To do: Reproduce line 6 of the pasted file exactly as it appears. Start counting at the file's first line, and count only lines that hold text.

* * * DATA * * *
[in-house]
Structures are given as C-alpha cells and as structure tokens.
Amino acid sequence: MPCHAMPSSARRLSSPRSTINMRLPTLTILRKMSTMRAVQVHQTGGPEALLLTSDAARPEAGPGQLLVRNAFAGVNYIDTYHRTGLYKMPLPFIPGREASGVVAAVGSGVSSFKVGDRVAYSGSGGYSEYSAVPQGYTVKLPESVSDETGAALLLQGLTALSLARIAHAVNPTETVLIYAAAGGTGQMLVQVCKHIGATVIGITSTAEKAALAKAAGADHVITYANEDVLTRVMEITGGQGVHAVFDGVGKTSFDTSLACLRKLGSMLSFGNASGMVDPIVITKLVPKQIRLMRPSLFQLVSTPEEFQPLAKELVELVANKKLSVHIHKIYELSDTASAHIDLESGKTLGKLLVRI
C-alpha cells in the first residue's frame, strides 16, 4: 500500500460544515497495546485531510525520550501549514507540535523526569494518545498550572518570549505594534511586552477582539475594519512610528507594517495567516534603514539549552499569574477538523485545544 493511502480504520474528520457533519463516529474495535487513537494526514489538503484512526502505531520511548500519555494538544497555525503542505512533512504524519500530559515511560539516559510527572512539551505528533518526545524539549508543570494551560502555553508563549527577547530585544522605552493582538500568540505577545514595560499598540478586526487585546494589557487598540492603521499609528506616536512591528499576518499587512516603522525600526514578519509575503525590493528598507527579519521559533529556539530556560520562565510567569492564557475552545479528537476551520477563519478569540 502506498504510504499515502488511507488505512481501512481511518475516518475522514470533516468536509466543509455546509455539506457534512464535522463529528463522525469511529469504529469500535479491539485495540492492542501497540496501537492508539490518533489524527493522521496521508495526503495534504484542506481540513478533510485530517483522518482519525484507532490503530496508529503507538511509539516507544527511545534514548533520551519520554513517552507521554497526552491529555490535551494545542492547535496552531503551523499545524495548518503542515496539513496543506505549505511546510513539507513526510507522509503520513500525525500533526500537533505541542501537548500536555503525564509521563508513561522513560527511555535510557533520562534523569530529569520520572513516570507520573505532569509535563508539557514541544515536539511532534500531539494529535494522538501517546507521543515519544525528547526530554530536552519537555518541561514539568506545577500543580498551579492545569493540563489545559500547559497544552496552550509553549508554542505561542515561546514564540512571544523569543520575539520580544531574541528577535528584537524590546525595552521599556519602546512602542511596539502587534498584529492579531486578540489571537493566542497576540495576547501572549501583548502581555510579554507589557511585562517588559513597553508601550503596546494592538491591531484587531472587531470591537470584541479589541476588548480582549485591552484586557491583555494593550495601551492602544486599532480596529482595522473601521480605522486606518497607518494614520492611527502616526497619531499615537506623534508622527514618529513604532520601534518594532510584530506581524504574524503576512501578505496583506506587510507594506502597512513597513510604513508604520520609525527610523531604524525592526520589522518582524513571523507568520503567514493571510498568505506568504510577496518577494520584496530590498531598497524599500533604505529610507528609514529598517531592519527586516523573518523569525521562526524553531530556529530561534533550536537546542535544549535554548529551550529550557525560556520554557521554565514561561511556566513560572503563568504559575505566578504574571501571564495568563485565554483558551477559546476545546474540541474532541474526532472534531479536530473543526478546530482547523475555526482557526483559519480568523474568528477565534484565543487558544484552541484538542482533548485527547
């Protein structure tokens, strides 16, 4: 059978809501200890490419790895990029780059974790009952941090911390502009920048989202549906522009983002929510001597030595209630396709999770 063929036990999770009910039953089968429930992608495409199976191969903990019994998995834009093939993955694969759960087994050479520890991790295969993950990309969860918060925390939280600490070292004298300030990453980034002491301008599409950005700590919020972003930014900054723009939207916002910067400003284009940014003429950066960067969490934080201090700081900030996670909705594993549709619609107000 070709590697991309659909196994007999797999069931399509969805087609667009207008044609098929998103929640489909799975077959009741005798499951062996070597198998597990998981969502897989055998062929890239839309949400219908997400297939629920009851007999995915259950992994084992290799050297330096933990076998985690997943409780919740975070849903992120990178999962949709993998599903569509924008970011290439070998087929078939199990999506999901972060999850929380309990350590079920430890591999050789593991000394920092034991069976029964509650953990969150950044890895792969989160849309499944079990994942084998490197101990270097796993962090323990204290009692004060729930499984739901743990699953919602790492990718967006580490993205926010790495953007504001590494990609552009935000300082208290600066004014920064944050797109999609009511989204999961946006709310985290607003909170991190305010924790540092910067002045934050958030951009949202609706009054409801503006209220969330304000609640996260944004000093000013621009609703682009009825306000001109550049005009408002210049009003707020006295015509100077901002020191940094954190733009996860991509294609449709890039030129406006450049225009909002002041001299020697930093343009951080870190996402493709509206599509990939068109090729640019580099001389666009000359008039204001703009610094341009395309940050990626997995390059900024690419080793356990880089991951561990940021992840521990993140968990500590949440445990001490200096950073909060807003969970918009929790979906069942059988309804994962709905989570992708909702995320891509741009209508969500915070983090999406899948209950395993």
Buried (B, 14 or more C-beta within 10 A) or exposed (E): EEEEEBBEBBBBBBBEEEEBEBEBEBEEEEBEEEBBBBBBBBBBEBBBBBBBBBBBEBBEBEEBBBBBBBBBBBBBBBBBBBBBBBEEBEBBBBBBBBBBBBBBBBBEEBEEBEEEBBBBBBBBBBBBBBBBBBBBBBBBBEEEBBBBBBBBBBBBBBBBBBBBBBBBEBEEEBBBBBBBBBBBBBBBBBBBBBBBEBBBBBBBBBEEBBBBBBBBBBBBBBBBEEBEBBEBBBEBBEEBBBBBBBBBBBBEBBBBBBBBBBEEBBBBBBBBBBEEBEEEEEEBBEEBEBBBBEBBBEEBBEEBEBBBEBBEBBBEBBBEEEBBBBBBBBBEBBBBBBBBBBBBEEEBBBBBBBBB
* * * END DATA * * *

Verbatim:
Buried (B, 14 or more C-beta within 10 A) or exposed (E): EEEEEBBEBBBBBBBEEEEBEBEBEBEEEEBEEEBBBBBBBBBBEBBBBBBBBBBBEBBEBEEBBBBBBBBBBBBBBBBBBBBBBBEEBEBBBBBBBBBBBBBBBBBEEBEEBEEEBBBBBBBBBBBBBBBBBBBBBBBBBEEEBBBBBBBBBBBBBBBBBBBBBBBBEBEEEBBBBBBBBBBBBBBBBBBBBBBBEBBBBBBBBBEEBBBBBBBBBBBBBBBBEEBEBBEBBBEBBEEBBBBBBBBBBBBEBBBBBBBBBBEEBBBBBBBBBBEEBEEEEEEBBEEBEBBBBEBBBEEBBEEBEBBBEBBEBBBEBBBEEEBBBBBBBBBEBBBBBBBBBBBBEEEBBBBBBBBB